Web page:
Ingham's area, physiology, centers on "appreciating how the biology of the human body works and using those principles to help an athlete train and perform to higher standards," he says. Ingham used to work with the British rowing team and other Olympic athletes; he still works with a couple of athletes, but now his primary responsibility is to look after EIS's team of physiologists. "Most of our work on a day-to-day basis is ensuring that information from a broad funnel of academic research gets translated down to athletes and coaches," he says.
Most recently, Ingham has been in the press for his expertise on the effects of altitude on performance. Seven of the 10 World Cup venues are at an altitude of 1300 meters or higher; the other three are at sea level. The World Cup players will experience an 8% to 15% decrease in maximum oxygen consumption at altitude, Ingham says. Although this won't affect the players' sprinting ability, it will affect their endurance. "It's the recovery of your expenditure that will be the important factor in managing energy expenditure over a 90-minute exercise," Ingham says. "One-off sprints are improved, but the recovery and endurance component will feel a pinch."
Greg Wood may still be a Ph.D. student, but last week his research was published in nearly every national newspaper in England. Why? Wood, 31, shared with a room full of U.K. reporters his research on the association between anxiety and penalty kicks; as it happens, the England team has one of the worst success records in penalty shootouts. The research made for great headlines in the week leading up to the World Cup, though he readily admits he doesn't know if the England team has read his paper and taken to heart its implicit recommendations.
Wood's interest in sports psychology started with a love of sports. "I wanted to be a footballer," he says. "I never made it. So, I thought, how can I be around football?" He did so in part by getting a bachelor's degree in 2003 in sport, coaching, and exercise science followed by a master's degree in sport psychology, both at Manchester Metropolitan University.
He's now a Ph.D. student at the University of Exeter in the School of Sport and Health Sciences, where his research focuses on visual attention and performance. One of his studies involved putting eye-tracking technology on 18 university football players to track their gaze while they took penalty kicks under different stress situations. The researchers set up a contest with prize money and bragging rights on the line for the stress variable, which they measured by asking players to rate their anxiety on a scale of 0 to 10 before their penalty shots. "When [the players] were anxious, they were more likely to look at the goalkeeper, focusing on him instead of looking where they should be hitting," Wood says.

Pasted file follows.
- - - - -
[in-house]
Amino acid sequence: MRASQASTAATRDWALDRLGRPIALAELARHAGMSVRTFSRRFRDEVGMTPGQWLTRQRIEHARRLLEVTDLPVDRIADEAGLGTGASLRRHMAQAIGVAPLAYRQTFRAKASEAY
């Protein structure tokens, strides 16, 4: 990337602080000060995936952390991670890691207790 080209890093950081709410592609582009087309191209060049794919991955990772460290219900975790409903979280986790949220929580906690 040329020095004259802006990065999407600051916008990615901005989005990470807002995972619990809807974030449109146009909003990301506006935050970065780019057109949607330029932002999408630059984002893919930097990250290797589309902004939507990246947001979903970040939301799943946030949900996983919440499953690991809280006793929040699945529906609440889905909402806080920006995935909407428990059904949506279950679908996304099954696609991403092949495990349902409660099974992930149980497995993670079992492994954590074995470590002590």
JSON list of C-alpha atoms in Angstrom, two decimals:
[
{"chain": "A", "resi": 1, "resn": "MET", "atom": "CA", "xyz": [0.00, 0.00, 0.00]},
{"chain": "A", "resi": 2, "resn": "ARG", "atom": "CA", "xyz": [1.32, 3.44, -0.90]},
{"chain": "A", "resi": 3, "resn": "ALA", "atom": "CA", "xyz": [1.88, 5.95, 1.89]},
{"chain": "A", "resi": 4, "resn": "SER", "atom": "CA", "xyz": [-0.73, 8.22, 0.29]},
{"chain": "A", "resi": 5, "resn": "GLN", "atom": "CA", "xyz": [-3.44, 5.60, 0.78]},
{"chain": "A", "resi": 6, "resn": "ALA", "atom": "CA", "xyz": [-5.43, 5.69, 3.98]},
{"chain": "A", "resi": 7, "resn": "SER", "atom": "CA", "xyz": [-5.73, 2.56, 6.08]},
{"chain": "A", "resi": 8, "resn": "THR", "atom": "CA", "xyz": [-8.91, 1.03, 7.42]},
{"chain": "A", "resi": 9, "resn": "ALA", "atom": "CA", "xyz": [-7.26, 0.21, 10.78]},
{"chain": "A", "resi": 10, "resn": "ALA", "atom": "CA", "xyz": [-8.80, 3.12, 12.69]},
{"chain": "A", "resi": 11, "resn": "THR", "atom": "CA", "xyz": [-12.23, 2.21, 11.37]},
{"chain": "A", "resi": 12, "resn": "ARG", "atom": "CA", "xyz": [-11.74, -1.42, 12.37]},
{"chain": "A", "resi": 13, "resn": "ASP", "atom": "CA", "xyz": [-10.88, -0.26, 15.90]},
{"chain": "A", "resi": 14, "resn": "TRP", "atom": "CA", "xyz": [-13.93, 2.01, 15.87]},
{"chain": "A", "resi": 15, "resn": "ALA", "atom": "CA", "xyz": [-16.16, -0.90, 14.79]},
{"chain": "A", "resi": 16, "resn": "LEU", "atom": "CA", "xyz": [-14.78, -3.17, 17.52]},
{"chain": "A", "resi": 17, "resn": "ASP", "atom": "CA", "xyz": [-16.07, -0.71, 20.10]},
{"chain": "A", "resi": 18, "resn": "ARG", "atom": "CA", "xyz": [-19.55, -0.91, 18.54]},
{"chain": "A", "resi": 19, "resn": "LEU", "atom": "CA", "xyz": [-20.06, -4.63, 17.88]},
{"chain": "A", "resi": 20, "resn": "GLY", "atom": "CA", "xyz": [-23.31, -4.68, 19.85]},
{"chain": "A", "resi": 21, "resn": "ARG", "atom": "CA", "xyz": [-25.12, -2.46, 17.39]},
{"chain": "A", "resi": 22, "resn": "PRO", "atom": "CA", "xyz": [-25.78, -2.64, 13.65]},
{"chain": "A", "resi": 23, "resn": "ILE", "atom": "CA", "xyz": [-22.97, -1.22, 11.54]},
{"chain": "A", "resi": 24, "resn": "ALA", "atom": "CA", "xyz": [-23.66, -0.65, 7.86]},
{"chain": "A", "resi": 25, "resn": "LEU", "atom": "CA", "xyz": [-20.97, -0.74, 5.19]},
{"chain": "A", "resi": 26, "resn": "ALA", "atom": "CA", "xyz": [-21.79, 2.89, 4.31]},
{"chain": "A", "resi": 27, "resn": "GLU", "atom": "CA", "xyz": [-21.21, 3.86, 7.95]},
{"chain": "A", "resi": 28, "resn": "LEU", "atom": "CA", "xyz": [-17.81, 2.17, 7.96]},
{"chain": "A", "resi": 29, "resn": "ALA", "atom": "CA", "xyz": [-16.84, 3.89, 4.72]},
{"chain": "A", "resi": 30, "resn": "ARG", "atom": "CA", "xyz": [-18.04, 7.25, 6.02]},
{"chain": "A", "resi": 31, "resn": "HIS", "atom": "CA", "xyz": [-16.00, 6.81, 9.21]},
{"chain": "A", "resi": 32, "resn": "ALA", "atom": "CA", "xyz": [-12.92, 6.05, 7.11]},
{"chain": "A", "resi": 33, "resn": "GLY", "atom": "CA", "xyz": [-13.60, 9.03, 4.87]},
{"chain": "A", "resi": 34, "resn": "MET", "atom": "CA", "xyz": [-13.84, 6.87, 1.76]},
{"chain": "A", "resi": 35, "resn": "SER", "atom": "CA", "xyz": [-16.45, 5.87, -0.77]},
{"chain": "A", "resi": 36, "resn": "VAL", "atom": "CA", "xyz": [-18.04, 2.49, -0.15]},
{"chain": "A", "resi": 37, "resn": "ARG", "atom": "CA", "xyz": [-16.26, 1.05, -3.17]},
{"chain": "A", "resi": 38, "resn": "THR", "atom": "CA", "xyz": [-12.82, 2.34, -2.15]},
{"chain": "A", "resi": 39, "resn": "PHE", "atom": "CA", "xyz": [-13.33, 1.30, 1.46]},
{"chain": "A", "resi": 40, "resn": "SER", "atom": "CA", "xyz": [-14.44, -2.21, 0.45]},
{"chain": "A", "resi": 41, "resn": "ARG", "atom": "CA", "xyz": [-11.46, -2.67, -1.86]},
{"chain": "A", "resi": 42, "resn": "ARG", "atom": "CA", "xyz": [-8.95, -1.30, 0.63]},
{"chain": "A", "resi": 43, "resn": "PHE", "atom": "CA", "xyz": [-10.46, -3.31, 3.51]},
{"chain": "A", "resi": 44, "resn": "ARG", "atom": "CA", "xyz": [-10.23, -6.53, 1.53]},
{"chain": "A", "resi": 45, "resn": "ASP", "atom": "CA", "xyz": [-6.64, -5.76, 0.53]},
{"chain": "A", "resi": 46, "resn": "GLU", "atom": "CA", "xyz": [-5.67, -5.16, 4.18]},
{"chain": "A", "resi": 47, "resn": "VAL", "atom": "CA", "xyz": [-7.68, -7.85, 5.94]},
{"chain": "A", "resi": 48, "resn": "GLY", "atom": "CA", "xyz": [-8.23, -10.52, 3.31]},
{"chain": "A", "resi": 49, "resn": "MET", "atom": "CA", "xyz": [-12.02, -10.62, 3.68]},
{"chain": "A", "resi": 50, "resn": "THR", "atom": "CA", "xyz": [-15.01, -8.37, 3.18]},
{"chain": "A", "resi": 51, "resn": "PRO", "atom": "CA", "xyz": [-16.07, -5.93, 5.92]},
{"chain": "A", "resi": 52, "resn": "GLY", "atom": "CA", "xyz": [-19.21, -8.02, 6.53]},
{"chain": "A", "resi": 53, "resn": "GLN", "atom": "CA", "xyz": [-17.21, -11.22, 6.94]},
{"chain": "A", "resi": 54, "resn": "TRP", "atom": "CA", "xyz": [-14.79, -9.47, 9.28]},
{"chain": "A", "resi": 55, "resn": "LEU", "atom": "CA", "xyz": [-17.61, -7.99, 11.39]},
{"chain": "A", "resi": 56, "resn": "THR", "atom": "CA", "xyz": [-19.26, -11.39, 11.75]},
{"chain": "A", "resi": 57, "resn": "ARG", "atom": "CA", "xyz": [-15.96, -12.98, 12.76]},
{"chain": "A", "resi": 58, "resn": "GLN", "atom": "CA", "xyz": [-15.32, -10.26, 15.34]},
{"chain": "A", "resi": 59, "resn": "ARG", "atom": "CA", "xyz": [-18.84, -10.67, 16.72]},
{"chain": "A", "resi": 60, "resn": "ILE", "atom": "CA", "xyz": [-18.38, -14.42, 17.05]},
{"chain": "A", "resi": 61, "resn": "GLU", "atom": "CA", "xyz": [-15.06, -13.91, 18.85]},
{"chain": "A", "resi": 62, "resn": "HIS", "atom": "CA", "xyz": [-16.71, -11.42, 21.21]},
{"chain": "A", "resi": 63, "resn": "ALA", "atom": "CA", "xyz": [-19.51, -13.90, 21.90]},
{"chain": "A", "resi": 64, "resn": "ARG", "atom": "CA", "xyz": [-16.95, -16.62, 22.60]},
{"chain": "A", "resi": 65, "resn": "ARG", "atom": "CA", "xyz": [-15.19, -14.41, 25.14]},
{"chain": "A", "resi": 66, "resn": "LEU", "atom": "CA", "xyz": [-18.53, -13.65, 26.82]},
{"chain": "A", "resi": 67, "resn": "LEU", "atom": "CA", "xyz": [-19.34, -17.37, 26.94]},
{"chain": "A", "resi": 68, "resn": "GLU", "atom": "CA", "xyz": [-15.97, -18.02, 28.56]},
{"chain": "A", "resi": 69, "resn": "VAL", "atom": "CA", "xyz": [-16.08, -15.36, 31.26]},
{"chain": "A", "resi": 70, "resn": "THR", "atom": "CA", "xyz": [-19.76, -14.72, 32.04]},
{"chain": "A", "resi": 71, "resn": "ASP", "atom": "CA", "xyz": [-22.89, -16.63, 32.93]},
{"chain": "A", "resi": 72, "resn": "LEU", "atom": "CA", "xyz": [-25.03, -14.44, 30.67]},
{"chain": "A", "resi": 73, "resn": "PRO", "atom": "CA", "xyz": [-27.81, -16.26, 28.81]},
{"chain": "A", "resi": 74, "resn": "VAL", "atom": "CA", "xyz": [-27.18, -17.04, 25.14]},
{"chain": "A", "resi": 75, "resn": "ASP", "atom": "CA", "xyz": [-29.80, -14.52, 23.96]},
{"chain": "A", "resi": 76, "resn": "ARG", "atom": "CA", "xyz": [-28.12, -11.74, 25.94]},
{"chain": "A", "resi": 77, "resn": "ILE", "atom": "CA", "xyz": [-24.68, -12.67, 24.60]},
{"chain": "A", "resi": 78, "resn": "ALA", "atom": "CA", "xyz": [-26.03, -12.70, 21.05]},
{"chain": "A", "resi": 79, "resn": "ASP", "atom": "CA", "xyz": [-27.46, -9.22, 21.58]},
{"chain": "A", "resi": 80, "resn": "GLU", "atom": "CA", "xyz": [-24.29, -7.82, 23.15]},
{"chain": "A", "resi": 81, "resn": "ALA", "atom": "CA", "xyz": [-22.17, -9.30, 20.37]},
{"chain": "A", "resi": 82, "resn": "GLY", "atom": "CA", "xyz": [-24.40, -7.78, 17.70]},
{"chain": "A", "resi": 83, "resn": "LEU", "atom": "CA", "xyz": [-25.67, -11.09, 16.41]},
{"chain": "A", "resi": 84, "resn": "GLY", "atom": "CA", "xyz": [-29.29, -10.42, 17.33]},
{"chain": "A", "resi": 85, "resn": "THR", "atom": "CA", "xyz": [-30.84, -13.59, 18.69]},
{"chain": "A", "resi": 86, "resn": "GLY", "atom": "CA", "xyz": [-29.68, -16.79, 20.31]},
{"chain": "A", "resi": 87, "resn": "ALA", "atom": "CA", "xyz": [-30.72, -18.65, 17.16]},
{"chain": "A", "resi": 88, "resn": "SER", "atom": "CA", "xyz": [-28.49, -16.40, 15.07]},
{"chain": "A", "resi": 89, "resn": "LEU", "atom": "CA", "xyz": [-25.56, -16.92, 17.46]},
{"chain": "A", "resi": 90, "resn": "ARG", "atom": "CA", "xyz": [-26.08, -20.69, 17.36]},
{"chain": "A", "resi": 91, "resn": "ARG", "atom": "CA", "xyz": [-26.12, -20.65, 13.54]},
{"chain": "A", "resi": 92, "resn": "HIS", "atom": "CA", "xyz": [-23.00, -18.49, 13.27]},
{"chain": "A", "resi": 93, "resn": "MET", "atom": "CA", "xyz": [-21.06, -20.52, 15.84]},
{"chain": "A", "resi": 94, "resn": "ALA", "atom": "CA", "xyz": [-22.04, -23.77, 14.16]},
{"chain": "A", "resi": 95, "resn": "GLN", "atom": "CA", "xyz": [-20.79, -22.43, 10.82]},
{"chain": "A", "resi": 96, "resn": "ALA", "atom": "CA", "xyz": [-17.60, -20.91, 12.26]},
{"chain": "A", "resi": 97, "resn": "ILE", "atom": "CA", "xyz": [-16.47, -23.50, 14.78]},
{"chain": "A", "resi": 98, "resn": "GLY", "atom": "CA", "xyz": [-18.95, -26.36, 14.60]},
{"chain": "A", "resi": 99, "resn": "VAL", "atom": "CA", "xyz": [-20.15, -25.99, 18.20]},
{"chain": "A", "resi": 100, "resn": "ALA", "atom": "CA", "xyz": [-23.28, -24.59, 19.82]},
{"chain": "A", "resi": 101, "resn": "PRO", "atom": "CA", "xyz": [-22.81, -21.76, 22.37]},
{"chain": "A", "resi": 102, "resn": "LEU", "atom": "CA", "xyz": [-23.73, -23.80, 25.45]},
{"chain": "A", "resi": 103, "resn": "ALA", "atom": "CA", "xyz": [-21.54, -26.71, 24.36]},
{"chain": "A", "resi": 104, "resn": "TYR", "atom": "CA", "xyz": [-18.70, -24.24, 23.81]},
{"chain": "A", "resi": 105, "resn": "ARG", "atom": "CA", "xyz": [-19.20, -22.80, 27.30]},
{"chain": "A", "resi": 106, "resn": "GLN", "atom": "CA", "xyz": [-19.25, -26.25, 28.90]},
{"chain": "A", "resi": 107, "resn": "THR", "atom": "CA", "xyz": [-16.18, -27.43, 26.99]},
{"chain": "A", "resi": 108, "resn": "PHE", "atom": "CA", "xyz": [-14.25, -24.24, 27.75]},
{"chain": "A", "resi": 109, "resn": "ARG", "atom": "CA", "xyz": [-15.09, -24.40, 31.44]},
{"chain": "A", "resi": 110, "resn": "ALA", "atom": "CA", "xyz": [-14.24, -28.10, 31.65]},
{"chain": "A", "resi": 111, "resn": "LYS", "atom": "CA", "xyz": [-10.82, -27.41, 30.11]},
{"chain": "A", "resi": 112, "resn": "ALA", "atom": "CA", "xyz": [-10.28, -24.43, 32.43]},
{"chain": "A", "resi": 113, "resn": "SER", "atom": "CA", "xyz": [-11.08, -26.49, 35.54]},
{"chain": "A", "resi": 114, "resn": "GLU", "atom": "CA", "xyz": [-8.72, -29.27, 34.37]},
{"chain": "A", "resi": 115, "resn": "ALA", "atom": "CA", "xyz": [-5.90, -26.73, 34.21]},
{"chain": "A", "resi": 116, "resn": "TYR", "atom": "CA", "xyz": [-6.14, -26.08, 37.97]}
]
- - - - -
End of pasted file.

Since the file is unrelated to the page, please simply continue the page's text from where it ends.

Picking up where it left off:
The next step was to look at how goalkeepers can use this information. Can they distract their opponents to the point that they affect a kicker's performance? He found that the kickers were less successful at taking their penalty kicks when a goalkeeper intentionally distracted them. "We found we could successfully train the kickers to ignore the goalkeeper and instead just focus on the relevant information, which is where they want to hit the ball," Wood says. That study -- which made headlines around the world last month -- is in press at the Journal of Sports Sciences.
Wood has used eye-tracking technology in the medical arena as well. He and his supervisor, Mark Wilson, have done studies using eye-tracking devices to compare how experts and novice radiologists and emergency medics interpret ECGs and x
-rays. They've found that the methods experts teach novices are different from the technique they actually use. "We're looking at how we can develop expertise quicker in novice emergency medics and emergency radiologists," Wood says.
Now in the final stages of writing up his thesis, Wood hopes to land a job in academic research. He'd like to stay in a sports-related field but concedes that he may have to look more broadly. "The way things are going with ... research and grant funding, there's much more funding available out there for medical research than for football and sports research. I'll think I'll always be sports-orientated, but it might not be up to me."
Interested in learning more about sports-related science careers?
- Check out departments such as Loughborough University's School of Sport, Exercise and Health Sciences and the Centre for Sports and Exercise Medicine at Queen Mary's School of Medicine and Dentistry,
- Peruse journals such as the Journal of Sports Sciences.
- Have a look at the program for the upcoming International Sports Science & Sports Medicine Conference or the recent European College of Sport Science Congress.
- Read some of the dozen or so articles in our 2004 special package, Careers in Exercise and Sports Science: From Athletic Performance to Disease Prevention